all costs we must save our aeroplanes, for without them the little
remnant of our army would be blind.

This was the beginning of the end. We had done our best and failed. At
six o'clock orders were given that the whole American army prepare
for a night retreat into the remote fastnesses of the Blue Ridge
Mountains. We had made our last stand east of the Alleghenies and fell
back heavy-hearted, leaving the invaders in full possession of our
Atlantic seaboard.

CHAPTER XXI

THE AWAKENING OF AMERICA

There followed dark days for America. Washington was taken by the enemy,
but not until our important prisoners, the Crown Prince and von
Hindenburg, had been hurried to Chicago. Baltimore was taken. Everything
from Maine to Florida and all the Gulf ports were taken.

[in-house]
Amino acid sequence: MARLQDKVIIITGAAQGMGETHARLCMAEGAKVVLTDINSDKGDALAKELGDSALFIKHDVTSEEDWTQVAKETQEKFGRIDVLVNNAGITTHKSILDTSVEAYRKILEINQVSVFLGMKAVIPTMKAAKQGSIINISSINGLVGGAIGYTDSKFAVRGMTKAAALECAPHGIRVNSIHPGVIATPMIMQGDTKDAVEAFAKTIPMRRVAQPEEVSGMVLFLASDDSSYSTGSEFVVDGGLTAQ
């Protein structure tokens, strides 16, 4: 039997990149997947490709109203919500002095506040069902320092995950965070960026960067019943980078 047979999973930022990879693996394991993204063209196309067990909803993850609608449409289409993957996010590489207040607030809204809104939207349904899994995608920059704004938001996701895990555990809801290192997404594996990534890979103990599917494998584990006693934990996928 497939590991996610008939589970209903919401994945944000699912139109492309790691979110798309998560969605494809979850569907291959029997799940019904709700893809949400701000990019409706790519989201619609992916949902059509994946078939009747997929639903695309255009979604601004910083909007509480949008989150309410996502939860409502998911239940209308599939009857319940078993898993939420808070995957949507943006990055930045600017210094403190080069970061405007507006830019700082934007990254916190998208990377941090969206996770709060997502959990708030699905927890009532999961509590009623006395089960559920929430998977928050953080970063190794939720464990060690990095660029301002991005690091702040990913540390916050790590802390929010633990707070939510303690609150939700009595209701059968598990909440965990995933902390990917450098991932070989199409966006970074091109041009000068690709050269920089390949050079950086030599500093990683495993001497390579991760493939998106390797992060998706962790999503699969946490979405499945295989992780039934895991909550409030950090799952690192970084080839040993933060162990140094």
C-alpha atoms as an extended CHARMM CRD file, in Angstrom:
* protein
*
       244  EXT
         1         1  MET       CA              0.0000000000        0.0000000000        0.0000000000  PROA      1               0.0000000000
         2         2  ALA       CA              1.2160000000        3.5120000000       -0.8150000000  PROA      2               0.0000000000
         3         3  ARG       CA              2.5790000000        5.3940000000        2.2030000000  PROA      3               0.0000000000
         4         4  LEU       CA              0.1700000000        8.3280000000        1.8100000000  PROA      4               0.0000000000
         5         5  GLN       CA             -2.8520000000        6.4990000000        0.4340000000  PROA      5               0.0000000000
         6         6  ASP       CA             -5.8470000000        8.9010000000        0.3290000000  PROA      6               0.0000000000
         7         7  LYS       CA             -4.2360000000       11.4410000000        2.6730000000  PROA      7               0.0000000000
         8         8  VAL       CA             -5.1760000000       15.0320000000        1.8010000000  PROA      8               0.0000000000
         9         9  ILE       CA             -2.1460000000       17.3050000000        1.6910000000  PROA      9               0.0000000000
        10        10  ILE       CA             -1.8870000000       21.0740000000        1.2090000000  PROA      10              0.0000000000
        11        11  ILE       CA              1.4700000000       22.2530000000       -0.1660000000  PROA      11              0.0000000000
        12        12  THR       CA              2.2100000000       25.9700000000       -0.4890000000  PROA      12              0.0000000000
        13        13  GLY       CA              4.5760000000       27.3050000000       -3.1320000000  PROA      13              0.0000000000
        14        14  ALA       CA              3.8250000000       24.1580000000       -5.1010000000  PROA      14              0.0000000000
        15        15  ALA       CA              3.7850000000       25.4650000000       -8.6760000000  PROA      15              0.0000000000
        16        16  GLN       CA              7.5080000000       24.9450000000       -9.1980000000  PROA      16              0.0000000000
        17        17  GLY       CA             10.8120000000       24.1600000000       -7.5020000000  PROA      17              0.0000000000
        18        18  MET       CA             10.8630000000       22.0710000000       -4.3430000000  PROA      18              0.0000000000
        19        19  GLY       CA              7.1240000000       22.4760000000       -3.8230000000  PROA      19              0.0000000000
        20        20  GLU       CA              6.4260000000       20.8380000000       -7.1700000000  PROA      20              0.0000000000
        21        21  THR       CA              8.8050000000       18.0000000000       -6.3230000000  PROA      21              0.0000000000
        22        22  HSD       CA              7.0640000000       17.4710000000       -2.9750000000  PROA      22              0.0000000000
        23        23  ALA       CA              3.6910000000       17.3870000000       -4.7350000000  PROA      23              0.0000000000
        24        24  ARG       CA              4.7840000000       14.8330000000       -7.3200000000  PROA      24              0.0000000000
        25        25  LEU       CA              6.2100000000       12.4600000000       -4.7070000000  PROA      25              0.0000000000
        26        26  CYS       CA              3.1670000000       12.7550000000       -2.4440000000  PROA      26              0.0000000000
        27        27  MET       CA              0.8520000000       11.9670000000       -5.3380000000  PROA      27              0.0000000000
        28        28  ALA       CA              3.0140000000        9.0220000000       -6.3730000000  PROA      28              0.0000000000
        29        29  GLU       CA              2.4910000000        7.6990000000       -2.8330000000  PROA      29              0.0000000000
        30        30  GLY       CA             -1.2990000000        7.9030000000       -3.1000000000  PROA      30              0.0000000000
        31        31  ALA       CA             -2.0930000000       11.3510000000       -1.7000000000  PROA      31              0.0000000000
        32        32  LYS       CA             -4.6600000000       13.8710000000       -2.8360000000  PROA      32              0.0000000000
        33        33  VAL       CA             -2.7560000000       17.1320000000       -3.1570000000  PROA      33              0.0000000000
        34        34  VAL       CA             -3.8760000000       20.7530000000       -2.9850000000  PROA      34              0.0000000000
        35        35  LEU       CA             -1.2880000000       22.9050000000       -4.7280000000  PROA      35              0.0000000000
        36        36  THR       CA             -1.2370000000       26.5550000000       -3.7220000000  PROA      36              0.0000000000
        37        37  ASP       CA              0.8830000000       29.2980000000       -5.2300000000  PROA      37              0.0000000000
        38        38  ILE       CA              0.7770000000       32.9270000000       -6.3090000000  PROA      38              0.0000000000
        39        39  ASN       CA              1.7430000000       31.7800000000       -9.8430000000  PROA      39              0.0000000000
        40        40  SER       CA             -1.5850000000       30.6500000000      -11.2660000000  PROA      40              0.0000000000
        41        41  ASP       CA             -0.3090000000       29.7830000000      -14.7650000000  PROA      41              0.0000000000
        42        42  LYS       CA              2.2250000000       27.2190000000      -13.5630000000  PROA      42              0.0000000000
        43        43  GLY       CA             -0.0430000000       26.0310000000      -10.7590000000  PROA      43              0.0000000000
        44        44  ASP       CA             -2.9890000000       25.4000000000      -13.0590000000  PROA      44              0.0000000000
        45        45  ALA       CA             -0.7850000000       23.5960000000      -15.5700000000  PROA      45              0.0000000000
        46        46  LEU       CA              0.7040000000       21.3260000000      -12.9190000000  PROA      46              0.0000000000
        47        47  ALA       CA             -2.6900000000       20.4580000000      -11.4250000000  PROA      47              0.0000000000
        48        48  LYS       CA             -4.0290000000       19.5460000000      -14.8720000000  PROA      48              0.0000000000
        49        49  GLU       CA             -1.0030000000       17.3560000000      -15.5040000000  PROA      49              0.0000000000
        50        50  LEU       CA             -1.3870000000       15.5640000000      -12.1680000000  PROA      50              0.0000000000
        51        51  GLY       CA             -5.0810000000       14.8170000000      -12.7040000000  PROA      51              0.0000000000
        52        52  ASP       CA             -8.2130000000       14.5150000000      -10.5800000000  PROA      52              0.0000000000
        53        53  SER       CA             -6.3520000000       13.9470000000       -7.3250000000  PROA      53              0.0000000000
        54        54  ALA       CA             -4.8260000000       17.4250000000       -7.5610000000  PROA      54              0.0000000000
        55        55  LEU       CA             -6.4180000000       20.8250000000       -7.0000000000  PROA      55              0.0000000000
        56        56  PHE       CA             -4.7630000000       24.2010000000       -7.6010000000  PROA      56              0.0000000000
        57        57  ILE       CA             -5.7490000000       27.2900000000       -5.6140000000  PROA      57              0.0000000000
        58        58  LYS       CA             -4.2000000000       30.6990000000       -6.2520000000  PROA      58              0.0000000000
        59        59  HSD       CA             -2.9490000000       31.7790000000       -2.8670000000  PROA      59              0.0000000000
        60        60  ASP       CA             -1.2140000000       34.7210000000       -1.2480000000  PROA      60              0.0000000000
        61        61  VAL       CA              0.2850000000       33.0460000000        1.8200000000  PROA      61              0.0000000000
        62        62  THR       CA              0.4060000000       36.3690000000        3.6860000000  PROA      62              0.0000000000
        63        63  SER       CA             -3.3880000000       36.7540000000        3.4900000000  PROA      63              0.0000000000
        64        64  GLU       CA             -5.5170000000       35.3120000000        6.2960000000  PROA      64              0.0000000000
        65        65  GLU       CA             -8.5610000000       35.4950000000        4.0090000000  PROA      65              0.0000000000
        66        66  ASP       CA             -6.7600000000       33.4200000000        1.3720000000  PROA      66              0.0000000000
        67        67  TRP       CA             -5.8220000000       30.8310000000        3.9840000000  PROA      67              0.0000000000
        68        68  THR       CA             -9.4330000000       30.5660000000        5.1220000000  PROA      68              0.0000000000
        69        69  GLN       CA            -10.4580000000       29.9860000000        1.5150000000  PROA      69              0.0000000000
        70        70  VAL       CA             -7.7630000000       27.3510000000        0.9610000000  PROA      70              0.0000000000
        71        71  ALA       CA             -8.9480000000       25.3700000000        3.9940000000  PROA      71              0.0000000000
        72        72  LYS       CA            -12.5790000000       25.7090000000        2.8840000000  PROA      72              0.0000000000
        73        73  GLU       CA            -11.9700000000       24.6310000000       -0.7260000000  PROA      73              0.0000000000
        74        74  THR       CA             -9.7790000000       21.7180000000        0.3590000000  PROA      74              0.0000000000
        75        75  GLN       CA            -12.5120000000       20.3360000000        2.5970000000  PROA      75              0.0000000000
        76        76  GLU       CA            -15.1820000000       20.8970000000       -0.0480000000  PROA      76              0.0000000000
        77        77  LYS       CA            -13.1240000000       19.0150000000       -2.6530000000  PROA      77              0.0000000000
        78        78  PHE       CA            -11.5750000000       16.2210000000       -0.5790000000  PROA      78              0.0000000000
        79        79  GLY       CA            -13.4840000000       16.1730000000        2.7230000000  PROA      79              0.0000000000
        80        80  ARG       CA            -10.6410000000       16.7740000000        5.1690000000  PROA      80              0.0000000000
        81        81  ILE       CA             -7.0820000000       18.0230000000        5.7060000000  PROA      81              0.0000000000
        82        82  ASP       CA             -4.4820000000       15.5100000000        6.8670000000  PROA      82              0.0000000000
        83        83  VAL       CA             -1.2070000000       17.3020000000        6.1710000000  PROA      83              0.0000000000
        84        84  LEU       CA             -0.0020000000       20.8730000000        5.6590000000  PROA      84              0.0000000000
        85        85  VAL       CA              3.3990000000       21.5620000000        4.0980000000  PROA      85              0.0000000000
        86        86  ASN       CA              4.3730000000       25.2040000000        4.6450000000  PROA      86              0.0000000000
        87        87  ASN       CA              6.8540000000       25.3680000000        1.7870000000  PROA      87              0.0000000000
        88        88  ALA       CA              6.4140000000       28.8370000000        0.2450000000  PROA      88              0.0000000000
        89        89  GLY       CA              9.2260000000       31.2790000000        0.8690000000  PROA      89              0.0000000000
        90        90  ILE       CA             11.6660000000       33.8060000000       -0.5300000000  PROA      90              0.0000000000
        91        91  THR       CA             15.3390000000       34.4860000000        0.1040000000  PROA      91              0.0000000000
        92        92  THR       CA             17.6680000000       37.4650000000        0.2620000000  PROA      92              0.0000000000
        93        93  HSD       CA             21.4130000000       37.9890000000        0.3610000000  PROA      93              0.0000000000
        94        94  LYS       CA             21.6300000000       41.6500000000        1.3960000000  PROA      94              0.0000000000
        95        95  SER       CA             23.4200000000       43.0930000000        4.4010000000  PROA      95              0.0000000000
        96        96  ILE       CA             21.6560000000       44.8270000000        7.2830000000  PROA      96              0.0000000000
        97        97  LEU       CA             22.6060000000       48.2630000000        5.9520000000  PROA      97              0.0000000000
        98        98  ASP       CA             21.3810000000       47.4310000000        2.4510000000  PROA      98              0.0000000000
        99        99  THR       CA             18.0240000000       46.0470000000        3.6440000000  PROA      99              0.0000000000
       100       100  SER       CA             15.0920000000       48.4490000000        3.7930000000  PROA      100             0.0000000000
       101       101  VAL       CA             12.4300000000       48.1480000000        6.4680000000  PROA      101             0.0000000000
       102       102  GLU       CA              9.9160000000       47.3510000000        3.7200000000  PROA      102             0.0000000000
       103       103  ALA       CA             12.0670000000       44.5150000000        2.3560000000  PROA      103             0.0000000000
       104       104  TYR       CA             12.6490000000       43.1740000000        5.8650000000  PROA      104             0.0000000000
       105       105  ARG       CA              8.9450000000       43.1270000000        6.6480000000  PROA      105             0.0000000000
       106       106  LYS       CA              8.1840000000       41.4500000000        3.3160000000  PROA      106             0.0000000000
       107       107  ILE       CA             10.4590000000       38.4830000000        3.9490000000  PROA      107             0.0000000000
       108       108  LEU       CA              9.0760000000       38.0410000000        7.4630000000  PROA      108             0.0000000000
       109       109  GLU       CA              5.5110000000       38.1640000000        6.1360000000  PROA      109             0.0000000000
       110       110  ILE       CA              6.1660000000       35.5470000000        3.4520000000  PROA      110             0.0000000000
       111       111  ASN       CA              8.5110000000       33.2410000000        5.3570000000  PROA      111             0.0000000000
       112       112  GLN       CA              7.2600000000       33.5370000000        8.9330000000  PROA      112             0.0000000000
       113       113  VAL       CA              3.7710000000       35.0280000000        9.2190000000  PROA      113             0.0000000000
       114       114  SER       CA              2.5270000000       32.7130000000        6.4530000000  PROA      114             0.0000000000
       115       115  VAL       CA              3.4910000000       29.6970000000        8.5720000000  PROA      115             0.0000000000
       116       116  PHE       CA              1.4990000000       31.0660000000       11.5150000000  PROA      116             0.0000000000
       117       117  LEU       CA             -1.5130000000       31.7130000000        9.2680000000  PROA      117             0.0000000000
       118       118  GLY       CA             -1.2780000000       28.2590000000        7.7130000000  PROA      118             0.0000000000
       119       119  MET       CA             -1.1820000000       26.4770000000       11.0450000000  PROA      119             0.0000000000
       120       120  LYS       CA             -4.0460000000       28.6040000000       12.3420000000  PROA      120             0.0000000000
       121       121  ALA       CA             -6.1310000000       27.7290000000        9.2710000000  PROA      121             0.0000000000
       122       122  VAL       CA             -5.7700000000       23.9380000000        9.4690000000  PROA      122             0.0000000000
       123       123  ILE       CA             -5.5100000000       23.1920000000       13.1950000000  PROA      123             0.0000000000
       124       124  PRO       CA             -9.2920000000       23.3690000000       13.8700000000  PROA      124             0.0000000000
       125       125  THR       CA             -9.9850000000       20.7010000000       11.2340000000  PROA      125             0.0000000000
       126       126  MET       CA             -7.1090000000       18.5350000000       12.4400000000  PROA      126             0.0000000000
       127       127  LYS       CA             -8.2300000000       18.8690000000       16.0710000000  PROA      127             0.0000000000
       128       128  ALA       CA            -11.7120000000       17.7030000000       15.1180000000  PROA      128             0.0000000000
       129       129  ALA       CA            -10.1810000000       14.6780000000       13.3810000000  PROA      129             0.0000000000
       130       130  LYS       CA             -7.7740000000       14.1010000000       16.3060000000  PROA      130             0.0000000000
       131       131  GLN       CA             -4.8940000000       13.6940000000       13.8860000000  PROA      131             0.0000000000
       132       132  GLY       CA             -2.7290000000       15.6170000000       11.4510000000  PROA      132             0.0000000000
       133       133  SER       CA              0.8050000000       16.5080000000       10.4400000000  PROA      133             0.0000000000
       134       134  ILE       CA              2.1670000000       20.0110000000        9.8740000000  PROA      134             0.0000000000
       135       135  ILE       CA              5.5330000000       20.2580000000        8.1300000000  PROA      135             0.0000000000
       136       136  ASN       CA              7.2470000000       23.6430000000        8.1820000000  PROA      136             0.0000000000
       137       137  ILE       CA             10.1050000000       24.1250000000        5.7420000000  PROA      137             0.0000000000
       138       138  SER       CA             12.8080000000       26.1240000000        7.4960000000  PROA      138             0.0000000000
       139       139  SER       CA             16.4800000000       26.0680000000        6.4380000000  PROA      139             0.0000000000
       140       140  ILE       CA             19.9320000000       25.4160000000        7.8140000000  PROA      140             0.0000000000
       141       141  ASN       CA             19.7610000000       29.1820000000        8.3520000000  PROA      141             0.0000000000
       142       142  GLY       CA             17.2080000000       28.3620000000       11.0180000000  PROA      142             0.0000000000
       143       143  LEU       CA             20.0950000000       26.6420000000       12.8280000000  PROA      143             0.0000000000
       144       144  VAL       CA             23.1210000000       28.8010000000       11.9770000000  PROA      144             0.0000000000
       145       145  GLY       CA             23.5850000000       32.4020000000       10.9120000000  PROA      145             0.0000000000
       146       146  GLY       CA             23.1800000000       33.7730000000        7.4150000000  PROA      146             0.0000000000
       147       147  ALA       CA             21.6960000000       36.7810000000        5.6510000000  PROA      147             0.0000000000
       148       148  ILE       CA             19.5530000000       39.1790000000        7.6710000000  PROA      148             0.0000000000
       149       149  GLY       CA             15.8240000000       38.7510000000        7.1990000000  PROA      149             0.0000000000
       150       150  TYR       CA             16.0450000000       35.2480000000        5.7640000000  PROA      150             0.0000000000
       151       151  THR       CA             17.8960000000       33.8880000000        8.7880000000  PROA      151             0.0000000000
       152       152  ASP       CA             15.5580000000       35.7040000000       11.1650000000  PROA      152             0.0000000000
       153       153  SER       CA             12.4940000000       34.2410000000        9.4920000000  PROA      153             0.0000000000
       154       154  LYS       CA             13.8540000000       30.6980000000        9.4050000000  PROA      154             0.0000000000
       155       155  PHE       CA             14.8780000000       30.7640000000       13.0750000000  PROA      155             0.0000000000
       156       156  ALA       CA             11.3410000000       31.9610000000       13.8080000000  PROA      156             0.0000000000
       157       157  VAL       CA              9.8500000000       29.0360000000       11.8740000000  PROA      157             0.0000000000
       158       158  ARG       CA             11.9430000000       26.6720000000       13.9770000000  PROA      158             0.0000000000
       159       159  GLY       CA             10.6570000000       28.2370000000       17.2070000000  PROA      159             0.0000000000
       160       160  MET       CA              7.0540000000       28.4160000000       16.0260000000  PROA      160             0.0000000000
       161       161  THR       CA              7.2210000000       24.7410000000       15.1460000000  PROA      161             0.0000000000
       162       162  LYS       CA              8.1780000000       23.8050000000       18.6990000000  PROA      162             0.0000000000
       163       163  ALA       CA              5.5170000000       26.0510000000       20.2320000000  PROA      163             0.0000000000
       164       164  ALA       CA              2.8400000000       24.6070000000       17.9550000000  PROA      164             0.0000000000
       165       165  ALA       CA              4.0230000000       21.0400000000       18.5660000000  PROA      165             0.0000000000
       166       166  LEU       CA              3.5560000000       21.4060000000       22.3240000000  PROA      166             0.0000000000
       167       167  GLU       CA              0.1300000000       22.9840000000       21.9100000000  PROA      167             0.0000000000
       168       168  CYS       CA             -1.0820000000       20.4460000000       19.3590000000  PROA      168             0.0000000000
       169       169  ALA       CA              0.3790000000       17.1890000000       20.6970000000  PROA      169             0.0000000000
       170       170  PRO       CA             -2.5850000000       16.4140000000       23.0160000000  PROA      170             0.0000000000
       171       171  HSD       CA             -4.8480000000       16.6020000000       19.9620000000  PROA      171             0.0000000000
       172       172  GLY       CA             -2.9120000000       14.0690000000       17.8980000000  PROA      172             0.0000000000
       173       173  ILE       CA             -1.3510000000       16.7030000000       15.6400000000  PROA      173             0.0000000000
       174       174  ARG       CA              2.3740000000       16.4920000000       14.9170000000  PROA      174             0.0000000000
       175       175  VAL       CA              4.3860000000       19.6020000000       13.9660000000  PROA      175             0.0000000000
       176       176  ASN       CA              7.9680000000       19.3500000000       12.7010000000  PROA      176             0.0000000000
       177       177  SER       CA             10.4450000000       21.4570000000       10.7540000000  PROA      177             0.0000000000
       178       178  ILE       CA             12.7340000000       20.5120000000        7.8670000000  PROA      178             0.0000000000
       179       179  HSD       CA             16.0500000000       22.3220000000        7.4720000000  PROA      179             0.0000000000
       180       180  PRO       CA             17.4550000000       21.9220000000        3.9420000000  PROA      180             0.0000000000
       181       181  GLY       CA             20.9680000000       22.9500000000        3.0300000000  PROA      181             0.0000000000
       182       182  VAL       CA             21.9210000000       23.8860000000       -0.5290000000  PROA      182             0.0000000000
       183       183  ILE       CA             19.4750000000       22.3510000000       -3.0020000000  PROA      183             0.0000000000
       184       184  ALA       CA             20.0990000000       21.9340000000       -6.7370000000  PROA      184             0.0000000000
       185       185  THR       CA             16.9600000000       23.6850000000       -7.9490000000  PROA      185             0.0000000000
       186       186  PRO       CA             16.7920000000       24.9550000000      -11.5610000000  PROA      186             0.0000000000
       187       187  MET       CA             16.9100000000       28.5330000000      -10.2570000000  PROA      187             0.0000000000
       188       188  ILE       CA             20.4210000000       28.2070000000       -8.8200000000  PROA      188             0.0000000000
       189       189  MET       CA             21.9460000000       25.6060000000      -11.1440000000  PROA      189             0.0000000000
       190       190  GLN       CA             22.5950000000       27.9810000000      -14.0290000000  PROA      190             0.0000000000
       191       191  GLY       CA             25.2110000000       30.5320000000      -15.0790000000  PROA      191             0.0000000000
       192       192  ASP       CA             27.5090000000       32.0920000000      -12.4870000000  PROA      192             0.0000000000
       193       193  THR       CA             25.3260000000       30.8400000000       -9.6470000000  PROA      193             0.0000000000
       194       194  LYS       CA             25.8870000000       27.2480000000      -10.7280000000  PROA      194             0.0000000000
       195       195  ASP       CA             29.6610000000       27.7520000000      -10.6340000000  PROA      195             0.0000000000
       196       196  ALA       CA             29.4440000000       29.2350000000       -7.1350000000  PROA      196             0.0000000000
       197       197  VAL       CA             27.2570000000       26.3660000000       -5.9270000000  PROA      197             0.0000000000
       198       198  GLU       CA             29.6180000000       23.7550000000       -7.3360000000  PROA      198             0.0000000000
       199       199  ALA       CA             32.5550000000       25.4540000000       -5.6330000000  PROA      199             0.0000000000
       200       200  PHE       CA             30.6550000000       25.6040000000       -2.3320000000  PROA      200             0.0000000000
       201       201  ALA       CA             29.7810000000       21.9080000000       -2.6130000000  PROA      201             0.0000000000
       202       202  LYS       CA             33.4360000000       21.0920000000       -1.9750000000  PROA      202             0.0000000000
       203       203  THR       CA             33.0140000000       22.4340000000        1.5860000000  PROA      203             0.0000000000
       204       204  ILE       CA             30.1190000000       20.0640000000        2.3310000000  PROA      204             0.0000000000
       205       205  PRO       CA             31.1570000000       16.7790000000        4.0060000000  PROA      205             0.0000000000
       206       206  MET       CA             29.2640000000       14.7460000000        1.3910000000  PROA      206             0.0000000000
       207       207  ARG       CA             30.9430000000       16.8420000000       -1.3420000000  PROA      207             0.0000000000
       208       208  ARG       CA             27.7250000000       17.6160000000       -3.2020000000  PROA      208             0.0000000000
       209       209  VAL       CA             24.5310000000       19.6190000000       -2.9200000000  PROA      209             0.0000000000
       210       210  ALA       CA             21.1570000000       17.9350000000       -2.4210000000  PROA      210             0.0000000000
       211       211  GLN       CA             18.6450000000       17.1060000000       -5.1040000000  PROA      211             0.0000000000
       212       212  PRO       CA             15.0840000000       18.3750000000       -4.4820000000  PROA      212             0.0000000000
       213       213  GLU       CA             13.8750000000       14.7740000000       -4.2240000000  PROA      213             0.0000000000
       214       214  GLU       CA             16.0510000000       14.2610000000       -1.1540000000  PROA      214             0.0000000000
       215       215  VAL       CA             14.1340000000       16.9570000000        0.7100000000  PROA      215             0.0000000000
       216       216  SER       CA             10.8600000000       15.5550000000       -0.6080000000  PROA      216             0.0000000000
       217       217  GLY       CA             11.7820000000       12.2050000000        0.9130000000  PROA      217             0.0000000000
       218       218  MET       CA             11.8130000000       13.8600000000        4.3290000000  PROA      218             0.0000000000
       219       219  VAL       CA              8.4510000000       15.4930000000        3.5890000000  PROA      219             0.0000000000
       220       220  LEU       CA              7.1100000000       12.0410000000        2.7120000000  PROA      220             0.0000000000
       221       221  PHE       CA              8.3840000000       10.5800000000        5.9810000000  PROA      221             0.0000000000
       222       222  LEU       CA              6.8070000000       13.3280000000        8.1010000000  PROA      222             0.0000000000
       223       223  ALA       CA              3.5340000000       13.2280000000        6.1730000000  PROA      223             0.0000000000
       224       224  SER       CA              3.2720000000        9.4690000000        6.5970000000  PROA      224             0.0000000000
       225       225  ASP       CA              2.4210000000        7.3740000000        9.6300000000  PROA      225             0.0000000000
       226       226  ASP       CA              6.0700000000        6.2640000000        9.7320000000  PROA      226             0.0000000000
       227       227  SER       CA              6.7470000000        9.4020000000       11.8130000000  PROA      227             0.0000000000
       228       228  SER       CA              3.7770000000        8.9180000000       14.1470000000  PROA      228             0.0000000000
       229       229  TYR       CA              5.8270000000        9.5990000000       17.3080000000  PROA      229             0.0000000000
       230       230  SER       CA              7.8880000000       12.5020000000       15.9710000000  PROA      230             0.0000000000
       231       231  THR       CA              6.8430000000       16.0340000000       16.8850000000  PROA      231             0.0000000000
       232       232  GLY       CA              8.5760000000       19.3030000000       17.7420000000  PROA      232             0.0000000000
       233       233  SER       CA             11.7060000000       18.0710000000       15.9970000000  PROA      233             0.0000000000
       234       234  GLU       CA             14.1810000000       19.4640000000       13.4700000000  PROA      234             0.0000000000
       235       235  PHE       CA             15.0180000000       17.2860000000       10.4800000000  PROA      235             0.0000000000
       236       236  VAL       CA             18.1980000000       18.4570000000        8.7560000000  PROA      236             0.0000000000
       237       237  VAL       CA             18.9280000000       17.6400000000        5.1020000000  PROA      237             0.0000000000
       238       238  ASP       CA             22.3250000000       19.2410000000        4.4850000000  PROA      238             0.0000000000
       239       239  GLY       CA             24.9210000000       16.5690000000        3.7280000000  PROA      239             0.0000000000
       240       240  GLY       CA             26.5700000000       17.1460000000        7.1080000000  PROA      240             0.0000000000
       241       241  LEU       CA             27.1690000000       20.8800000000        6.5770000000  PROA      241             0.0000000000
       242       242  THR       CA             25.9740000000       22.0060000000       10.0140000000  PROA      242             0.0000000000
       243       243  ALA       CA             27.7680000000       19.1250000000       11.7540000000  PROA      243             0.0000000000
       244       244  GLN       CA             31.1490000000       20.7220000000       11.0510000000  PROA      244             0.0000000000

Add to this a widespread spirit of disorder and disunion, strikes and
rioting in many cities, dynamite outrages, violent addresses of
demagogues and labour leaders, pleas for peace at any price by misguided
fanatics who were ready to reap the whirlwind they had sown. These were
days when men of brain and courage, patriots of the nation with the
spirit of '76 in them, almost despaired of the future.

Through all this storm and darkness, amid dissension and violence, one
man stood firm for the right, one wise big-souled man, the President of
the United States. In a clamour of tongues he heard the still small voice
within and laboured prodigiously to build up unity and save the nation.
Like Lincoln, he was loved and honoured even by his enemies.

It was my privilege to hear the great speech which the President of the
United States delivered in Chicago, November 29, 1921, a date which
Theodore Roosevelt has called the most memorable in American history. The
immense auditorium on the lake front, where once were the Michigan